When choosing a fertiliser, we are faced with many options: conventional fertiliser, organic fertiliser, salt-based fertilisers… but what is best? What will suit your farm? The lines between these fertilisers can get blurred and the actual meaning can be debated - but let’s stick to what we know….
In science, an organic compound is a compound that contains carbon and commonly originates from living things. Organic fertilisers are derived from natural materials such as mined rock minerals, and natural plant and animal materials e.g. compost, guano, seaweed. In certified organics, organic fertilisers are required to meet certain criteria when it comes to the sourcing, ethicality and contamination of heavy metals and inorganic compounds. Organic fertilisers generally release slower, as they rely on living organisms to break down the organic compounds and utilize the minerals when required. It can be deduced that this results in a higher nutrient utilisation, as it mitigates leaching. But on the other hand, organic compounds may require a more biologically active environment to enhance availability.
Synthetic fertilisers, or conventional fertilisers, are manufactured and purified compounds with high percentages of specific elements. This results in products that are often stable in their nutrient composition and contain a few specific nutrients, versus organic compounds that may contain many different nutrients. Synthetic fertilisers are often more water soluble, so tend to release quicker. This has a great effect for short term results but may be less favorable for long term nutrient supply. Due to their water-soluble traits, these nutrients can be more prone to leaching when over applied.Due to the water solubility, synthetic fertiliser is usually more effective as a plant feeder compared to correcting nutrient levels in the soil.When soil life and mineral balance is neglected, this can enhance dependance on regular nutrient applications to sustain plant growth.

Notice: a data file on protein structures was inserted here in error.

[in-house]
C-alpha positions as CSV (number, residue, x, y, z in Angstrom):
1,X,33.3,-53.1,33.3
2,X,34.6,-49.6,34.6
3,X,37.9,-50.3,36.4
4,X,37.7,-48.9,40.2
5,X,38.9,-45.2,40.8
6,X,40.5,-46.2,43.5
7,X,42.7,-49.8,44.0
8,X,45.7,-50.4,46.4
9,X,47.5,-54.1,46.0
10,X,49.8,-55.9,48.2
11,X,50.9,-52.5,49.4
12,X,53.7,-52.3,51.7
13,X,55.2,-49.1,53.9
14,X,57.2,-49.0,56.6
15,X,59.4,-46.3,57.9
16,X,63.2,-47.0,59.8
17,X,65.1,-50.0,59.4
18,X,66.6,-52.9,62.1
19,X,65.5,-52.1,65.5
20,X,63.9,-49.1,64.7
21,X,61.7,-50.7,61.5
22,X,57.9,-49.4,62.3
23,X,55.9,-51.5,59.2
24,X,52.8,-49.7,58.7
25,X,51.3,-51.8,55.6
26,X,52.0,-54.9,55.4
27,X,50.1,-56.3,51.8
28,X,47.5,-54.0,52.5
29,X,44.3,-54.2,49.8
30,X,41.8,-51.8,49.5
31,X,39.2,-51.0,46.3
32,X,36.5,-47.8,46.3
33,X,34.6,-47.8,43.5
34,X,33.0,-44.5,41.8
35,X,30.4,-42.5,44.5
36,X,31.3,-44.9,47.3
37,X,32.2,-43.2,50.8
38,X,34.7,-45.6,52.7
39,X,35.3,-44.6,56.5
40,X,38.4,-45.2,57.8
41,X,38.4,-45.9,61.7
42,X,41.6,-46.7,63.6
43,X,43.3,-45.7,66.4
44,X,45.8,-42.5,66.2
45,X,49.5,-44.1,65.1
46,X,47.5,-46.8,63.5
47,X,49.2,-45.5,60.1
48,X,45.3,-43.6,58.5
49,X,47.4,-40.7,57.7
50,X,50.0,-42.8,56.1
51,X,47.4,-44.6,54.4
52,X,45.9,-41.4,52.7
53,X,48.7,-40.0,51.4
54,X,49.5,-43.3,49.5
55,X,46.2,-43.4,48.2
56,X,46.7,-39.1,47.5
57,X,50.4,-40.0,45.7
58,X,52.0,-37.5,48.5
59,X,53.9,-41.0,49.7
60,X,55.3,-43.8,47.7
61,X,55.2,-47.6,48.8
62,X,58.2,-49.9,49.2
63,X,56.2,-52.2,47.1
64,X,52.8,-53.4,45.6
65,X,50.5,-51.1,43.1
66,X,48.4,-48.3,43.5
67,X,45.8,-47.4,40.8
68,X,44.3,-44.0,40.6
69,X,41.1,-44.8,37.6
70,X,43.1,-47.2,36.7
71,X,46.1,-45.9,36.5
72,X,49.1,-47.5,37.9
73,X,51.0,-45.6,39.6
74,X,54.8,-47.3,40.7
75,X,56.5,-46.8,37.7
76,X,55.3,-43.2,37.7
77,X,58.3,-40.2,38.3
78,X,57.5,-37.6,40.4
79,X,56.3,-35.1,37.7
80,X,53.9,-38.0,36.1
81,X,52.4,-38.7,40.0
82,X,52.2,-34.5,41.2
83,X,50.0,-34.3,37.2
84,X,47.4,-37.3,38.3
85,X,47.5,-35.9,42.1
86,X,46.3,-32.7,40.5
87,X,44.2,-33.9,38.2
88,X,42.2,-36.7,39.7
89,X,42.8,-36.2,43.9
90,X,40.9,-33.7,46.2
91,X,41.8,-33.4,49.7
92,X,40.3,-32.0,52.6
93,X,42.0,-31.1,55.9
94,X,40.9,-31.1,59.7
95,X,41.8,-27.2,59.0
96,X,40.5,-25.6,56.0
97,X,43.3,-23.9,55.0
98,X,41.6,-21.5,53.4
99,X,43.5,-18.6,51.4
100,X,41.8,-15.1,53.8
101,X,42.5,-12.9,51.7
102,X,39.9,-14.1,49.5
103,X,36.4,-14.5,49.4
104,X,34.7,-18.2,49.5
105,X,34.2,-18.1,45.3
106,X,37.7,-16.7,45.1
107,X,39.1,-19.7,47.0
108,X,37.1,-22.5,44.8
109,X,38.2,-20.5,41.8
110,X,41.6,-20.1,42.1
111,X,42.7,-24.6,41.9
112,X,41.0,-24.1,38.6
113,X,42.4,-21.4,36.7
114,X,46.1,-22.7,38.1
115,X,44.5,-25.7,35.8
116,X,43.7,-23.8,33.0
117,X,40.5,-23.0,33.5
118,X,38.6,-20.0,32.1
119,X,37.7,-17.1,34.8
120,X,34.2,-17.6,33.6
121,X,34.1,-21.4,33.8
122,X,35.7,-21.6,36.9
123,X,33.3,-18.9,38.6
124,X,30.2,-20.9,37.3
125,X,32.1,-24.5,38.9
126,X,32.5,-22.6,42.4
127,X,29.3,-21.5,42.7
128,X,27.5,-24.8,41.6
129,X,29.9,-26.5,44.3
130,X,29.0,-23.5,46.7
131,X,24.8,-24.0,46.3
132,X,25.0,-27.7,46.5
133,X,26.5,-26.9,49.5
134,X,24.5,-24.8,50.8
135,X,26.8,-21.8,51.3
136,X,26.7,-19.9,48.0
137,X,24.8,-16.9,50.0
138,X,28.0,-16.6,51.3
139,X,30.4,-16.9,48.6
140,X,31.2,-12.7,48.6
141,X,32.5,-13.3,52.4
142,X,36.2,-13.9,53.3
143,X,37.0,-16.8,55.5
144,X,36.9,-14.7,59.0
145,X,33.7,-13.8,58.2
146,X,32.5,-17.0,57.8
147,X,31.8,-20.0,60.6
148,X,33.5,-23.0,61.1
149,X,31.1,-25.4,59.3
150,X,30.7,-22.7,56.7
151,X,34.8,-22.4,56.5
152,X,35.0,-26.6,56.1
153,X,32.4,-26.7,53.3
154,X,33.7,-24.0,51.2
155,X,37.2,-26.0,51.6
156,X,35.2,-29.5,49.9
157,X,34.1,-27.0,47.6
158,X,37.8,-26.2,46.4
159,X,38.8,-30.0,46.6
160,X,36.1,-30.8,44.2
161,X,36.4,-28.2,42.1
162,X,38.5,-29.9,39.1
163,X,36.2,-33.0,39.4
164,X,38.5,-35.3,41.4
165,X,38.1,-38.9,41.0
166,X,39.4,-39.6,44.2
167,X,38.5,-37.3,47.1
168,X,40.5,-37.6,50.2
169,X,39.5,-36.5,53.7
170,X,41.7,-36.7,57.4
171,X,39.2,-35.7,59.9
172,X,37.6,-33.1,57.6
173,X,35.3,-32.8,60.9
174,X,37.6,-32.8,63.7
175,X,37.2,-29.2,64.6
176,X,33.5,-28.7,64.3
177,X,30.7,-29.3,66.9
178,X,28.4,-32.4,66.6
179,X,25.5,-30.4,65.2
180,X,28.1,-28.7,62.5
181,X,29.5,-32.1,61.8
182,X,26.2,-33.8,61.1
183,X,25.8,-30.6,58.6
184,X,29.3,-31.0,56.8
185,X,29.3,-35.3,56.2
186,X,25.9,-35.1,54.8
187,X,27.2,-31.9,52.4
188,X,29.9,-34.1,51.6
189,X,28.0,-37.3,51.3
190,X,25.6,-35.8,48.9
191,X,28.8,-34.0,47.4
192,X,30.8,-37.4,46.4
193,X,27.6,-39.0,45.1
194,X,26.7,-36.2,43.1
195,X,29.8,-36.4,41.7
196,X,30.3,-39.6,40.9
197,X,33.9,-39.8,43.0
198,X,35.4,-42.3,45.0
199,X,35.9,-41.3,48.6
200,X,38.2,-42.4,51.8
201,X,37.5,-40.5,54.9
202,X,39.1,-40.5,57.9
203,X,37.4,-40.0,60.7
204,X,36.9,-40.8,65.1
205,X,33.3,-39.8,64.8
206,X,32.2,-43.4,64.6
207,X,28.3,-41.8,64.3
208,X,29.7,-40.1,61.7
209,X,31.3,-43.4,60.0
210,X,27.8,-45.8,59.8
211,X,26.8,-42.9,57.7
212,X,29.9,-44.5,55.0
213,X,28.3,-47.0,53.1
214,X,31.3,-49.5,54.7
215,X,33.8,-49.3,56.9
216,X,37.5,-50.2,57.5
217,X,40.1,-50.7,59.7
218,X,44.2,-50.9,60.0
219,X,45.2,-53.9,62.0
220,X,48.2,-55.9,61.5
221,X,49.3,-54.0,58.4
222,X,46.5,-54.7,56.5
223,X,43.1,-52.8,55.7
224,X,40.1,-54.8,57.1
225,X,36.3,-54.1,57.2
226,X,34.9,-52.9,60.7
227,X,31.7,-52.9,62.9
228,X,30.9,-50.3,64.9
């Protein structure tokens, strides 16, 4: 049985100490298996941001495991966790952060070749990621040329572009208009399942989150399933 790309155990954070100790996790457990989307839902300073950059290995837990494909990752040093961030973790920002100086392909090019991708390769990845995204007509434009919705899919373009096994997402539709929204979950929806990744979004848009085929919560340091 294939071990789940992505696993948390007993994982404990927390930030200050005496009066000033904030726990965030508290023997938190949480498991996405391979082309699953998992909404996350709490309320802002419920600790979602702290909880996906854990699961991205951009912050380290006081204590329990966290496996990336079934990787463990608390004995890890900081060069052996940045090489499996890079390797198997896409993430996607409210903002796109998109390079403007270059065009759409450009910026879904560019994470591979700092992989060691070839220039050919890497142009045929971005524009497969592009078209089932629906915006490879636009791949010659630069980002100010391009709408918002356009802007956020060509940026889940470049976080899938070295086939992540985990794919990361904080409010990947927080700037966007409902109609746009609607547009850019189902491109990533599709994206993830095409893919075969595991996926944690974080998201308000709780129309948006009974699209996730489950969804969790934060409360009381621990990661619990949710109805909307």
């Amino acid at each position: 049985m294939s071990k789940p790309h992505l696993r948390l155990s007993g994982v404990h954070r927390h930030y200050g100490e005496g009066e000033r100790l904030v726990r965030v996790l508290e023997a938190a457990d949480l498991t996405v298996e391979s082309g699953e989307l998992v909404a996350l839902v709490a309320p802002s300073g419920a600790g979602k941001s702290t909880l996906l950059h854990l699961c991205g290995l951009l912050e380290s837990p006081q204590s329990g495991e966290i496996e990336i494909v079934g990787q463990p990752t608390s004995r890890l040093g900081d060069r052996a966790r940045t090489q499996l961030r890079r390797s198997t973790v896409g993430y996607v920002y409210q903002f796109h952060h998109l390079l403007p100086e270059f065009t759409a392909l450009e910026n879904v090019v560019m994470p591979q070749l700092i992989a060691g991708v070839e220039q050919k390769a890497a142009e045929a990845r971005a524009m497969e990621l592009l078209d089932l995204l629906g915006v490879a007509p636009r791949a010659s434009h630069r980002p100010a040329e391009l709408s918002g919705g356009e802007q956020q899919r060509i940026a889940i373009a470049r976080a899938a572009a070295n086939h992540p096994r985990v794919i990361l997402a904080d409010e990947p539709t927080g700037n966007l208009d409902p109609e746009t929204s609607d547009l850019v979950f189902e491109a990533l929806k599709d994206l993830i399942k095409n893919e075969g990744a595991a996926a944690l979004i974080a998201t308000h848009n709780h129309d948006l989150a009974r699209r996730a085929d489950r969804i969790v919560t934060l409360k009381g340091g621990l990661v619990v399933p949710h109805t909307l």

Due to the corrosive characteristics of table salt or sodium chloride, there are many negative connotations with salt-based fertilisers. While table salt is the most thought of substance when we talk about salt, there are many other substances that are also officially salts. What defines a salt according to scientific explanations? “A salt consists of the positive ion (cation) of a base and the negative ion (anion) of an acid.” A good example that many people wouldn’t think of as a salt is lime. Ag lime, also known as calcium carbonate, is a salt where calcium is the cation and the carbonate the anion. But also, copper sulphate or plaster, which is a form of calcium sulphate.However, when people refer to salt-based fertilisers, they are often referring to the synthetic, water-soluble type which, as mentioned above, can result in rapid growth and immediate response.
There are ‘horses for courses’ as they say, but when looking for solutions it is important to first outline short-term and long-term goals of the farming outcome. When it comes to fertilising there are a few key things to be considered, such as what is best from an economical and environmental point of view. Good questions to ask include…
Of the 17 nutrients that are required to grow a plant, there are a few key ones, such as phosphate. We often see the likes of phosphate fertilisers applied at high rates; then, because we have seen a good response after applying a specific mineral in the past, we continue to apply these fertilisers at higher rates -year on year. This can result in overloading the soil with single nutrients and undetected deficiencies in our soil, which then come through in our plant and stock health. Whilst conventional fertilisers can be a quick solution and organic compounds are often slower acting, it is important to understand the goals and what time frame you are working within. Creating a balanced, healthy soil isn’t something that happens overnight, and profitability is something that needs to be respected for sustainable business practice.
SoilMatters take all options into account when choosing the right fertiliser for a farming system. It may seem difficult to change from a trusted way of doing things, but with the help and guidance of our experienced team it is possible to do it right and do it well.When it comes to soil, we can help you identify the lowest hanging fruit to make gains in your farming goals.